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Michelle McIntyre is an award-winning public relations consultant and IBM vet in the Silicon Valley. She’s @michelle408 in Clubhouse and @FromMichelle in Twitter. Some of these tips came from a PRSA-SV Clubhouse panel event.

85% of Jobs are Secured Via Networking: Here’s How to Do it Right

As a public relations professional I am often asked about how to best network. Building relationships is part of my job so this is a sensible inquiry.

The U.S. Bureau of Labor and Statistics concludes that 85 percent of jobs are filled by networking. This can apply to landing a consulting gig as well. If you are looking for work or have a spot on the client roster, remember the tip that many jobs are filled before or right when they are posted. That’s because of networking.

Today I attended a talk hosted by a group of PR professionals: Smart networking tips were discussed. The speaker was Robin Beaman, a PR agency owner who worked for the likes of Oprah Winfrey.

Here are a few networking tips from the talk:

Networking is true relationship-building. It’s making and maintaining a friendship. Think about how to treat a friend. Buddies are nice and supportive to one another through good times and bad.

Giving the other person what they want is part of networking. Yes, this says help someone else. Not all networking is about what the other person can do for you. It’s a two-way street.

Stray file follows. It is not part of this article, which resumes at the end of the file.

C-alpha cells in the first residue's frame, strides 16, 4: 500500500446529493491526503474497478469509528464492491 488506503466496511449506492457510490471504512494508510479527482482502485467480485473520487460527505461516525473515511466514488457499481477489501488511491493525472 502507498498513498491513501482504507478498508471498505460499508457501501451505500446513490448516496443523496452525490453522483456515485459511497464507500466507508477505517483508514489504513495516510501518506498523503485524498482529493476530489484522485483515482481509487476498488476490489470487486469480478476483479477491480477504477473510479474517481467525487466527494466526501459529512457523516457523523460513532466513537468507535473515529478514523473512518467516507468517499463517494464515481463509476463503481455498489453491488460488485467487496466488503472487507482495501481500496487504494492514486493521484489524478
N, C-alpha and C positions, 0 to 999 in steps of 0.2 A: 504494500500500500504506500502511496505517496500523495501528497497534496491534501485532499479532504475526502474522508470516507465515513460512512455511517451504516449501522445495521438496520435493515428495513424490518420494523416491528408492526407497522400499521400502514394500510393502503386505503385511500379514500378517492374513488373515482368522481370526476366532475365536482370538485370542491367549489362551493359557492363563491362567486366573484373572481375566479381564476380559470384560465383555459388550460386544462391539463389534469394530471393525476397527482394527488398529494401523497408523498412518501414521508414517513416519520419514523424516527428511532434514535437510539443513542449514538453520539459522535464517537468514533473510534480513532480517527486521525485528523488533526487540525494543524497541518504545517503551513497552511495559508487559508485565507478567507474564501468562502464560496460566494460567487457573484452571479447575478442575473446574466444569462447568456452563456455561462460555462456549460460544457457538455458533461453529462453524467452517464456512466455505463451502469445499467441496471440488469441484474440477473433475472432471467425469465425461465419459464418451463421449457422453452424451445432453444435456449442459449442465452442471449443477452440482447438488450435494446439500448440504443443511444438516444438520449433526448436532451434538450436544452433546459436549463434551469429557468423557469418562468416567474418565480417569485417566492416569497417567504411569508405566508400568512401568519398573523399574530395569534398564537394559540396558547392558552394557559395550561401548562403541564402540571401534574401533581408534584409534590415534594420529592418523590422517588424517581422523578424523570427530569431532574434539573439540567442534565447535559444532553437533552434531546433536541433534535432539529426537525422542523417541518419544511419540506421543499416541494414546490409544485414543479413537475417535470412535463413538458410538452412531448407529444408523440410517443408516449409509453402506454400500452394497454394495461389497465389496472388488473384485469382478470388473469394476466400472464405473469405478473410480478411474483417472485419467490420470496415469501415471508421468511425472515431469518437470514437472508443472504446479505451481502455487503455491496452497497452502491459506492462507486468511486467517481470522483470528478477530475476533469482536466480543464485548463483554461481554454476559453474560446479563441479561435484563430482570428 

Call and follow up. This is definitely true when setting up a job interview or PR agency introduction meeting. However, it can also be applied to networking. Ms. Beaman said that it was not a smooth one step process securing her PR advisor opportunity with Oprah Winfrey. She followed up several times.

Perseverance works. Have a can-do attitude when pursuing opportunities. Robin Beaman said she didn’t just get in touch and immediately get hired to work her PR magic at B.E.T and Oprah Winfrey’s company. It took the right mindset, accompanying hard work and a massive amount of follow up.

In summary, my advice is that attitude plays the biggest role in landing a work opportunity. When you set your mind to doing something and hyper focus on that goal you have a higher likelihood of achieving it.

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Michelle McIntyre is a self-proclaimed Silicon Valley PR Diva, IBM PR vet, and syndicated blogger. She’s achieved 11 awards for outstanding media relations results. Follow her on Twitter @FromMichelle. @PRSASV hosted the event featuring Robin Beaman.